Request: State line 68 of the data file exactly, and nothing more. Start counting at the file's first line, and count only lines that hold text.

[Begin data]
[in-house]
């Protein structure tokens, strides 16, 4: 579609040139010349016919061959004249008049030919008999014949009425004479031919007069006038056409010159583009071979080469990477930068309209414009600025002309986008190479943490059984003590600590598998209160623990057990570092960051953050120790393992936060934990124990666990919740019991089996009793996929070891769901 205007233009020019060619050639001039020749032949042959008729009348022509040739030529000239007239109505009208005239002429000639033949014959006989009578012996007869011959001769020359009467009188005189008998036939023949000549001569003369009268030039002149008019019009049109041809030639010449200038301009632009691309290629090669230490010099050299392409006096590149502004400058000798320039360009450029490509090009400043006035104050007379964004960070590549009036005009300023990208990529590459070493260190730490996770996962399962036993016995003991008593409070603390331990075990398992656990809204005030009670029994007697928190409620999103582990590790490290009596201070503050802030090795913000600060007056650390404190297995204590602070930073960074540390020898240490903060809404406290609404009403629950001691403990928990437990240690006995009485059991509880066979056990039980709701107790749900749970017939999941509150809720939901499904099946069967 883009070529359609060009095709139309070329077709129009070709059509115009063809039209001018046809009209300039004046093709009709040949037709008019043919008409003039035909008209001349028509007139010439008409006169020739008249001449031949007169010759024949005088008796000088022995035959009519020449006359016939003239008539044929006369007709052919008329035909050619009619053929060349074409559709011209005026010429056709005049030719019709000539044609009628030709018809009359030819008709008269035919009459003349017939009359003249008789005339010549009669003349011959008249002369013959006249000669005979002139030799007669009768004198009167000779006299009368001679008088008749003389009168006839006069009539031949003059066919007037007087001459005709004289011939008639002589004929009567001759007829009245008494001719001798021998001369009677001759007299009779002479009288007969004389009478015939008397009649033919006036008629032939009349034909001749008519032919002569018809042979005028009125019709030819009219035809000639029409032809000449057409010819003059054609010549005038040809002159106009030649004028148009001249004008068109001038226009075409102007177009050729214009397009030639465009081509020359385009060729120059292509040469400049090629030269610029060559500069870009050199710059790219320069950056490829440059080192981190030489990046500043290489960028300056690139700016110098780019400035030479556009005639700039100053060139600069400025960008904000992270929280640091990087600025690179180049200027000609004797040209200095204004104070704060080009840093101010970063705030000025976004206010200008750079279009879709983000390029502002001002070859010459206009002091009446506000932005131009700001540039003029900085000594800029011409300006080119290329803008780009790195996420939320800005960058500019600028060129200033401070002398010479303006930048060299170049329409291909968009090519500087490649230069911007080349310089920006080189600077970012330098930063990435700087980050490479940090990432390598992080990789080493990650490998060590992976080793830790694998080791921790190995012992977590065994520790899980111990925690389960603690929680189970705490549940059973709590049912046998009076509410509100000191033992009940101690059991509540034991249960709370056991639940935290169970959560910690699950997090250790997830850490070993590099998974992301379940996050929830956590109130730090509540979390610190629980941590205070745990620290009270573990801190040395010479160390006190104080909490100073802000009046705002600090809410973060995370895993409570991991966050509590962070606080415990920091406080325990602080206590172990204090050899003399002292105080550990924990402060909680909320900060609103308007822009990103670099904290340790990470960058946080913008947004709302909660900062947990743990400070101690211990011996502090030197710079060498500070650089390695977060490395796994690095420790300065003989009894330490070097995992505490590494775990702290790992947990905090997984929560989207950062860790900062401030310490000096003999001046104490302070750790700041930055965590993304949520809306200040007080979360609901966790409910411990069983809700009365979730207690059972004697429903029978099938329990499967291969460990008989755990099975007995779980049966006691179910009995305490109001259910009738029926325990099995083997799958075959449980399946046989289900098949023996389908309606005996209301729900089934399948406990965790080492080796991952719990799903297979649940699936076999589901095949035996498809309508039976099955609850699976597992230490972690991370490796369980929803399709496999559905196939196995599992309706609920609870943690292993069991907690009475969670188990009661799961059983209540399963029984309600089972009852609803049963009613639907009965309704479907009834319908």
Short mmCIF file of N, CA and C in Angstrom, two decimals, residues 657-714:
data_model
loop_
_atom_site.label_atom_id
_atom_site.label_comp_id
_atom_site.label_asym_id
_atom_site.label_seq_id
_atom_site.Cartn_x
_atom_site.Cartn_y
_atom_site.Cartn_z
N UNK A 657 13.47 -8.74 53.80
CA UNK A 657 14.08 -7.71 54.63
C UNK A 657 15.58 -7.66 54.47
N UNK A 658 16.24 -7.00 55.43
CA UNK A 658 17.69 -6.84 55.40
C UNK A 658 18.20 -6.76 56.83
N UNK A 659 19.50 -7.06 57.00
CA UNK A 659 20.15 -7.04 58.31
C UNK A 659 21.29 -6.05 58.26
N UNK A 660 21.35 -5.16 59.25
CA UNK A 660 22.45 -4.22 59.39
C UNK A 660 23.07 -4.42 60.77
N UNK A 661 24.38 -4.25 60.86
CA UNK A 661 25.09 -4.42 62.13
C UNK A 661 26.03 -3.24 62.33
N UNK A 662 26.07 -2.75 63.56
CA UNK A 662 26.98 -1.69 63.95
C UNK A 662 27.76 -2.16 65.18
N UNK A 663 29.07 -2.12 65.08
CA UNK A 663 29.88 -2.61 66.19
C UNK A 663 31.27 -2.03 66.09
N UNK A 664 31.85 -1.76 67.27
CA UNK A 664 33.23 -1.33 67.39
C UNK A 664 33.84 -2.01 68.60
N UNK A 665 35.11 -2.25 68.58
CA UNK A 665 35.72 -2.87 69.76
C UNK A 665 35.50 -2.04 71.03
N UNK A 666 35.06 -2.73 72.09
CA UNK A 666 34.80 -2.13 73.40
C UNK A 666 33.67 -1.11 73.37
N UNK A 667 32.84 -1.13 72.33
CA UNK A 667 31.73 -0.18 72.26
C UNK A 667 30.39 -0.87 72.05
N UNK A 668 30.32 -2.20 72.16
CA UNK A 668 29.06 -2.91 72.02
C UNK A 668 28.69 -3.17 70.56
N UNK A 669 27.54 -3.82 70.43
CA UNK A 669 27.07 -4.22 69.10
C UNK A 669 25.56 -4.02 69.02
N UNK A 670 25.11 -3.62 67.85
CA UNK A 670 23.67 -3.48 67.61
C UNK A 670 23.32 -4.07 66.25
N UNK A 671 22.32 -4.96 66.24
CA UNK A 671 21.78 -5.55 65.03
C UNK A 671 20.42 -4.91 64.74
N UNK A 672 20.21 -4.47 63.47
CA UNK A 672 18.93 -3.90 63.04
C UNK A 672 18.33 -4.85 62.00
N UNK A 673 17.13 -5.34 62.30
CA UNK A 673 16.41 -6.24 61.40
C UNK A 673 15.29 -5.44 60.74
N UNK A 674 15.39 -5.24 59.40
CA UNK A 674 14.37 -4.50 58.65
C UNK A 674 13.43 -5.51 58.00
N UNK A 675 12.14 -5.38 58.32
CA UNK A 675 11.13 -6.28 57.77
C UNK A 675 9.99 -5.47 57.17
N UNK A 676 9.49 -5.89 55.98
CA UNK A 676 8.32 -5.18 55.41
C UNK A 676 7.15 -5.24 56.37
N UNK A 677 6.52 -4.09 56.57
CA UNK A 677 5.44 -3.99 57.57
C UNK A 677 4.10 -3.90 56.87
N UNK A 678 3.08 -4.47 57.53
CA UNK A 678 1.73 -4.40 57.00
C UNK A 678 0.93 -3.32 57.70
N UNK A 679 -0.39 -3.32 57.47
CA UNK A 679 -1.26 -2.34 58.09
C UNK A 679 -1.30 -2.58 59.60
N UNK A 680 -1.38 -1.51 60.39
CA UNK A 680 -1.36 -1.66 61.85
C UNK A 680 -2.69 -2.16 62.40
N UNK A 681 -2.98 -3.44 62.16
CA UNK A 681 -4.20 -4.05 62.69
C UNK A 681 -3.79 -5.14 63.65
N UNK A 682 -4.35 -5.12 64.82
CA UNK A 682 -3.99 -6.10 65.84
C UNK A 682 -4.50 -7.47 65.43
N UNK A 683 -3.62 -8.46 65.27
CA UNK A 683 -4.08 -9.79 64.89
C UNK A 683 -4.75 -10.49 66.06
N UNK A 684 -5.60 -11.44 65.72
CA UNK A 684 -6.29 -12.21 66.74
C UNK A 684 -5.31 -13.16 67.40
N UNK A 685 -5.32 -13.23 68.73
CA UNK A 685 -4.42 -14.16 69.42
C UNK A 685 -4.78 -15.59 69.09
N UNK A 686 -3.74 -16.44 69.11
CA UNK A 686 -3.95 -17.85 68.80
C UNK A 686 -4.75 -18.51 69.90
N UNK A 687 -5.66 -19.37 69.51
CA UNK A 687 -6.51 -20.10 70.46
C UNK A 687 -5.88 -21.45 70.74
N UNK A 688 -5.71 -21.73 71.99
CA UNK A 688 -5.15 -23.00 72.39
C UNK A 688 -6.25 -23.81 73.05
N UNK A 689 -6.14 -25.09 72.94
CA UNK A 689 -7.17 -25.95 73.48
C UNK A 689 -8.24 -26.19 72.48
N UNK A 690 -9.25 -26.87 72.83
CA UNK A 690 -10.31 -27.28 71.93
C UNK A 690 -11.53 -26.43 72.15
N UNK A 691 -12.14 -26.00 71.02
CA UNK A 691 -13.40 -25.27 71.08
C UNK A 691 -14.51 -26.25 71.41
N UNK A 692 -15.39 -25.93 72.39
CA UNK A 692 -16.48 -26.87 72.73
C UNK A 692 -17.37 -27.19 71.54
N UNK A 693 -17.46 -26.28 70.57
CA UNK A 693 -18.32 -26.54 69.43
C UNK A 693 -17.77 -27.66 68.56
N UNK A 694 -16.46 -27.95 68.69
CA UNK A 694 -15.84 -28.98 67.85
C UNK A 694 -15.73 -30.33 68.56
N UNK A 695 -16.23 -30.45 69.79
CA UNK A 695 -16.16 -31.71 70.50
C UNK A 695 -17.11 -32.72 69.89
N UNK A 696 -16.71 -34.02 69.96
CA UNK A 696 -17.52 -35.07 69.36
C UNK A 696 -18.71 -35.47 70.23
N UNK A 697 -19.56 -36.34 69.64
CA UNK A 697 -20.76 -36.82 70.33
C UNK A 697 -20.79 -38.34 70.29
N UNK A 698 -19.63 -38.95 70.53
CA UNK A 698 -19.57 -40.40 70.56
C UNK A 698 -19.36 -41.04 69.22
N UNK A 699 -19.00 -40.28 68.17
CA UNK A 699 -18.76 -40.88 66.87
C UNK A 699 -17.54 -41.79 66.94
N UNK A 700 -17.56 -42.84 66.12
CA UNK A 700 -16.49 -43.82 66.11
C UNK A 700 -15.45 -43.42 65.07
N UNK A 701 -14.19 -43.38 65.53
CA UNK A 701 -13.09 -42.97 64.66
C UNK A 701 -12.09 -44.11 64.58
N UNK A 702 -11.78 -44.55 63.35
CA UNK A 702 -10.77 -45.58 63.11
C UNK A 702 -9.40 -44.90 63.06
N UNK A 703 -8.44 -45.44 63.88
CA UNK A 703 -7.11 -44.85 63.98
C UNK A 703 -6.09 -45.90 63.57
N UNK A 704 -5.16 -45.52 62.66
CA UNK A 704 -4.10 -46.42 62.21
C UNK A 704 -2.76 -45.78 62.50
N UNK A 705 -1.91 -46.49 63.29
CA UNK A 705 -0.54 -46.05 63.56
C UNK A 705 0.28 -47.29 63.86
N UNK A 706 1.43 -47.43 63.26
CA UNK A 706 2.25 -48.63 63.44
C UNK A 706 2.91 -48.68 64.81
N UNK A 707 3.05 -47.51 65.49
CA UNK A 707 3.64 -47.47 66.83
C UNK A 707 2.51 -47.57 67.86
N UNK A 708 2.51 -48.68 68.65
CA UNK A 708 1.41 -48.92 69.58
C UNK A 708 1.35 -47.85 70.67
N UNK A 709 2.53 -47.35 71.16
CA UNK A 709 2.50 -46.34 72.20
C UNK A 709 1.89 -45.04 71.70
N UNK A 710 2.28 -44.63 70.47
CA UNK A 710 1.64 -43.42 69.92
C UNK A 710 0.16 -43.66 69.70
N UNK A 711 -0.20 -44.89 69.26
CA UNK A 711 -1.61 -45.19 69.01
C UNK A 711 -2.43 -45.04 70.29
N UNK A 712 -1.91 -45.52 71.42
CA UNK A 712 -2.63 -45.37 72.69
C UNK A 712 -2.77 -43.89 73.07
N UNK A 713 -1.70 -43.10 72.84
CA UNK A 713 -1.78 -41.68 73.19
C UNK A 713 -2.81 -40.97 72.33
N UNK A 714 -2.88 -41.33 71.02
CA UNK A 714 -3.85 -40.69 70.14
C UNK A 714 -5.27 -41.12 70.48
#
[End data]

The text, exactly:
CA UNK A 675 11.13 -6.28 57.77